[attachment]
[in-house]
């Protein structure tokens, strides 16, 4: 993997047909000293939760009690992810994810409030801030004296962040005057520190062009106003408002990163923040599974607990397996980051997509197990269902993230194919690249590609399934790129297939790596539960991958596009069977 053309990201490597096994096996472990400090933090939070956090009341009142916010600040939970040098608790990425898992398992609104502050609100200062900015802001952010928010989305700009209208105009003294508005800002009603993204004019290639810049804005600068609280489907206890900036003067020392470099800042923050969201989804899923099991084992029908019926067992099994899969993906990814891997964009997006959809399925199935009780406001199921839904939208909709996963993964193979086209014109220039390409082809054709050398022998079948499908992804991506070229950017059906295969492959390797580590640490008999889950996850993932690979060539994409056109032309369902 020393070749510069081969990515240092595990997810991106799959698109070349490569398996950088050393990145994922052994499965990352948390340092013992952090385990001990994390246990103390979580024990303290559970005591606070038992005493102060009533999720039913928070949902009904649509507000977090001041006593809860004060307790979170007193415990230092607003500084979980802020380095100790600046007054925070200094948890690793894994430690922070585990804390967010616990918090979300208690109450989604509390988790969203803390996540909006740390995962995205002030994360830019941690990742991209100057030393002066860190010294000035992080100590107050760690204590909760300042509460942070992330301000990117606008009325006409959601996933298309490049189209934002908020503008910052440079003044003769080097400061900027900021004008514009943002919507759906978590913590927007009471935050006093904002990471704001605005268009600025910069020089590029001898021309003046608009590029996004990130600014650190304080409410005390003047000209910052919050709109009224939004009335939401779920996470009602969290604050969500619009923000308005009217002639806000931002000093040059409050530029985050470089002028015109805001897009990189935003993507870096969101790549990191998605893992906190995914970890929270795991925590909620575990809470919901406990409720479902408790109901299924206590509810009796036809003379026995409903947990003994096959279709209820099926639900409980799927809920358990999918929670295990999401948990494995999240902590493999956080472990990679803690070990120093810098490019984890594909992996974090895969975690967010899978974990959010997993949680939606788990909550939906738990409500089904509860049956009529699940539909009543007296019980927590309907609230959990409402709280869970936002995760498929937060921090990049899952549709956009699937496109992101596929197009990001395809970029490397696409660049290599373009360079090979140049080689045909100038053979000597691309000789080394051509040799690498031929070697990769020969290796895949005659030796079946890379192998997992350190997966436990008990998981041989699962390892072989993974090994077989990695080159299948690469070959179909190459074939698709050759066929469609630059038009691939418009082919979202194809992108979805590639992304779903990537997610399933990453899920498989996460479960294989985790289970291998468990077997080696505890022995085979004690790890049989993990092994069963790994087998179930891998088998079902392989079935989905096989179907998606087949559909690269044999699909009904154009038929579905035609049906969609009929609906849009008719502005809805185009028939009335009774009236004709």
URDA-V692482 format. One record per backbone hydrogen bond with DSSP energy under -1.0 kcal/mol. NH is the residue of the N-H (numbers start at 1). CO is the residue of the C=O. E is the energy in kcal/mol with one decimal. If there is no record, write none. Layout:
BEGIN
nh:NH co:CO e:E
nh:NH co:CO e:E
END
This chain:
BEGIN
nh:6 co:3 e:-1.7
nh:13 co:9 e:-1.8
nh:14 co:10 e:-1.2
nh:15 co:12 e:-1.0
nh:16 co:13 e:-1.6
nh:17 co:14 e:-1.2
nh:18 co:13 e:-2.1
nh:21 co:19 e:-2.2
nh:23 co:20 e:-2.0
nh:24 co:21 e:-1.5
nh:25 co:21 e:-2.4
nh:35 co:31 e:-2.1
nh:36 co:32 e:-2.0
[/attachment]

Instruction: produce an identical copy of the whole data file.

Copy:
[in-house]
């Protein structure tokens, strides 16, 4: 993997047909000293939760009690992810994810409030801030004296962040005057520190062009106003408002990163923040599974607990397996980051997509197990269902993230194919690249590609399934790129297939790596539960991958596009069977 053309990201490597096994096996472990400090933090939070956090009341009142916010600040939970040098608790990425898992398992609104502050609100200062900015802001952010928010989305700009209208105009003294508005800002009603993204004019290639810049804005600068609280489907206890900036003067020392470099800042923050969201989804899923099991084992029908019926067992099994899969993906990814891997964009997006959809399925199935009780406001199921839904939208909709996963993964193979086209014109220039390409082809054709050398022998079948499908992804991506070229950017059906295969492959390797580590640490008999889950996850993932690979060539994409056109032309369902 020393070749510069081969990515240092595990997810991106799959698109070349490569398996950088050393990145994922052994499965990352948390340092013992952090385990001990994390246990103390979580024990303290559970005591606070038992005493102060009533999720039913928070949902009904649509507000977090001041006593809860004060307790979170007193415990230092607003500084979980802020380095100790600046007054925070200094948890690793894994430690922070585990804390967010616990918090979300208690109450989604509390988790969203803390996540909006740390995962995205002030994360830019941690990742991209100057030393002066860190010294000035992080100590107050760690204590909760300042509460942070992330301000990117606008009325006409959601996933298309490049189209934002908020503008910052440079003044003769080097400061900027900021004008514009943002919507759906978590913590927007009471935050006093904002990471704001605005268009600025910069020089590029001898021309003046608009590029996004990130600014650190304080409410005390003047000209910052919050709109009224939004009335939401779920996470009602969290604050969500619009923000308005009217002639806000931002000093040059409050530029985050470089002028015109805001897009990189935003993507870096969101790549990191998605893992906190995914970890929270795991925590909620575990809470919901406990409720479902408790109901299924206590509810009796036809003379026995409903947990003994096959279709209820099926639900409980799927809920358990999918929670295990999401948990494995999240902590493999956080472990990679803690070990120093810098490019984890594909992996974090895969975690967010899978974990959010997993949680939606788990909550939906738990409500089904509860049956009529699940539909009543007296019980927590309907609230959990409402709280869970936002995760498929937060921090990049899952549709956009699937496109992101596929197009990001395809970029490397696409660049290599373009360079090979140049080689045909100038053979000597691309000789080394051509040799690498031929070697990769020969290796895949005659030796079946890379192998997992350190997966436990008990998981041989699962390892072989993974090994077989990695080159299948690469070959179909190459074939698709050759066929469609630059038009691939418009082919979202194809992108979805590639992304779903990537997610399933990453899920498989996460479960294989985790289970291998468990077997080696505890022995085979004690790890049989993990092994069963790994087998179930891998088998079902392989079935989905096989179907998606087949559909690269044999699909009904154009038929579905035609049906969609009929609906849009008719502005809805185009028939009335009774009236004709």
URDA-V692482 format. One record per backbone hydrogen bond with DSSP energy under -1.0 kcal/mol. NH is the residue of the N-H (numbers start at 1). CO is the residue of the C=O. E is the energy in kcal/mol with one decimal. If there is no record, write none. Layout:
BEGIN
nh:NH co:CO e:E
nh:NH co:CO e:E
END
This chain:
BEGIN
nh:6 co:3 e:-1.7
nh:13 co:9 e:-1.8
nh:14 co:10 e:-1.2
nh:15 co:12 e:-1.0
nh:16 co:13 e:-1.6
nh:17 co:14 e:-1.2
nh:18 co:13 e:-2.1
nh:21 co:19 e:-2.2
nh:23 co:20 e:-2.0
nh:24 co:21 e:-1.5
nh:25 co:21 e:-2.4
nh:35 co:31 e:-2.1
nh:36 co:32 e:-2.0